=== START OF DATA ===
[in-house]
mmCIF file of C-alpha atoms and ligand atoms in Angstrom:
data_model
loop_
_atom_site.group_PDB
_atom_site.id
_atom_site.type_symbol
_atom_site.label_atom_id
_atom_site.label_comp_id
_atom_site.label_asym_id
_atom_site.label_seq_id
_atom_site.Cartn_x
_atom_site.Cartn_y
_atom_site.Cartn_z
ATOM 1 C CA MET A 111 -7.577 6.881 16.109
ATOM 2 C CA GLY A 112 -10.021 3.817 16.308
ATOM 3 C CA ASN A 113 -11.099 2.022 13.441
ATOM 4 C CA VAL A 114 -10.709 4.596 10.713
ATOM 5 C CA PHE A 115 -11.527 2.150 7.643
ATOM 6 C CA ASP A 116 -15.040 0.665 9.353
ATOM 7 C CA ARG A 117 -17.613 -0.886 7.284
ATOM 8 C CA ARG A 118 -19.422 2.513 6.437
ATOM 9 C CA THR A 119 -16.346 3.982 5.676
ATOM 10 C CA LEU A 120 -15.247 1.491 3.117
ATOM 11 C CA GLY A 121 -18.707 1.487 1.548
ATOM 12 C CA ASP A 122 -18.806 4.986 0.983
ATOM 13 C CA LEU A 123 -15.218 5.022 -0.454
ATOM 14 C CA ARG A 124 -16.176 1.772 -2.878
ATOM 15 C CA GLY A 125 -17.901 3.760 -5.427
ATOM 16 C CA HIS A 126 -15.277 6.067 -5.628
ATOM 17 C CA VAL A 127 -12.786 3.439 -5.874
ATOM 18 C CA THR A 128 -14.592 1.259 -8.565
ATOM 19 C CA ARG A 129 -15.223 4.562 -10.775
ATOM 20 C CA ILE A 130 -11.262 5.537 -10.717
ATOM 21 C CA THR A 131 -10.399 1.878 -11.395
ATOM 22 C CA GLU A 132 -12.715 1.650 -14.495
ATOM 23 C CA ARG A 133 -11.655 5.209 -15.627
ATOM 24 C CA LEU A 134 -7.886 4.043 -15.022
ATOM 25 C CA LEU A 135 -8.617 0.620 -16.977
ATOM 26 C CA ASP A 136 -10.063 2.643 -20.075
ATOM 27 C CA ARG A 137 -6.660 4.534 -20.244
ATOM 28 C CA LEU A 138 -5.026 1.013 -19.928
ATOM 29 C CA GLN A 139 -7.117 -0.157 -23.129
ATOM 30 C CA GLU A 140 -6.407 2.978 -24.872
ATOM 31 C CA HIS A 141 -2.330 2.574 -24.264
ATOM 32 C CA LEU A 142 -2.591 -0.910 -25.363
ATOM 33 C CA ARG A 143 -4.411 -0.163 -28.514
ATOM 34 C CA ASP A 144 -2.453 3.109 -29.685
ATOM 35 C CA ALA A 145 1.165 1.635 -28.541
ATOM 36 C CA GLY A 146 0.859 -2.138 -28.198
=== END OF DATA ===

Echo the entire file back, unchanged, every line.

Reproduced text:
[in-house]
mmCIF file of C-alpha atoms and ligand atoms in Angstrom:
data_model
loop_
_atom_site.group_PDB
_atom_site.id
_atom_site.type_symbol
_atom_site.label_atom_id
_atom_site.label_comp_id
_atom_site.label_asym_id
_atom_site.label_seq_id
_atom_site.Cartn_x
_atom_site.Cartn_y
_atom_site.Cartn_z
ATOM 1 C CA MET A 111 -7.577 6.881 16.109
ATOM 2 C CA GLY A 112 -10.021 3.817 16.308
ATOM 3 C CA ASN A 113 -11.099 2.022 13.441
ATOM 4 C CA VAL A 114 -10.709 4.596 10.713
ATOM 5 C CA PHE A 115 -11.527 2.150 7.643
ATOM 6 C CA ASP A 116 -15.040 0.665 9.353
ATOM 7 C CA ARG A 117 -17.613 -0.886 7.284
ATOM 8 C CA ARG A 118 -19.422 2.513 6.437
ATOM 9 C CA THR A 119 -16.346 3.982 5.676
ATOM 10 C CA LEU A 120 -15.247 1.491 3.117
ATOM 11 C CA GLY A 121 -18.707 1.487 1.548
ATOM 12 C CA ASP A 122 -18.806 4.986 0.983
ATOM 13 C CA LEU A 123 -15.218 5.022 -0.454
ATOM 14 C CA ARG A 124 -16.176 1.772 -2.878
ATOM 15 C CA GLY A 125 -17.901 3.760 -5.427
ATOM 16 C CA HIS A 126 -15.277 6.067 -5.628
ATOM 17 C CA VAL A 127 -12.786 3.439 -5.874
ATOM 18 C CA THR A 128 -14.592 1.259 -8.565
ATOM 19 C CA ARG A 129 -15.223 4.562 -10.775
ATOM 20 C CA ILE A 130 -11.262 5.537 -10.717
ATOM 21 C CA THR A 131 -10.399 1.878 -11.395
ATOM 22 C CA GLU A 132 -12.715 1.650 -14.495
ATOM 23 C CA ARG A 133 -11.655 5.209 -15.627
ATOM 24 C CA LEU A 134 -7.886 4.043 -15.022
ATOM 25 C CA LEU A 135 -8.617 0.620 -16.977
ATOM 26 C CA ASP A 136 -10.063 2.643 -20.075
ATOM 27 C CA ARG A 137 -6.660 4.534 -20.244
ATOM 28 C CA LEU A 138 -5.026 1.013 -19.928
ATOM 29 C CA GLN A 139 -7.117 -0.157 -23.129
ATOM 30 C CA GLU A 140 -6.407 2.978 -24.872
ATOM 31 C CA HIS A 141 -2.330 2.574 -24.264
ATOM 32 C CA LEU A 142 -2.591 -0.910 -25.363
ATOM 33 C CA ARG A 143 -4.411 -0.163 -28.514
ATOM 34 C CA ASP A 144 -2.453 3.109 -29.685
ATOM 35 C CA ALA A 145 1.165 1.635 -28.541
ATOM 36 C CA GLY A 146 0.859 -2.138 -28.198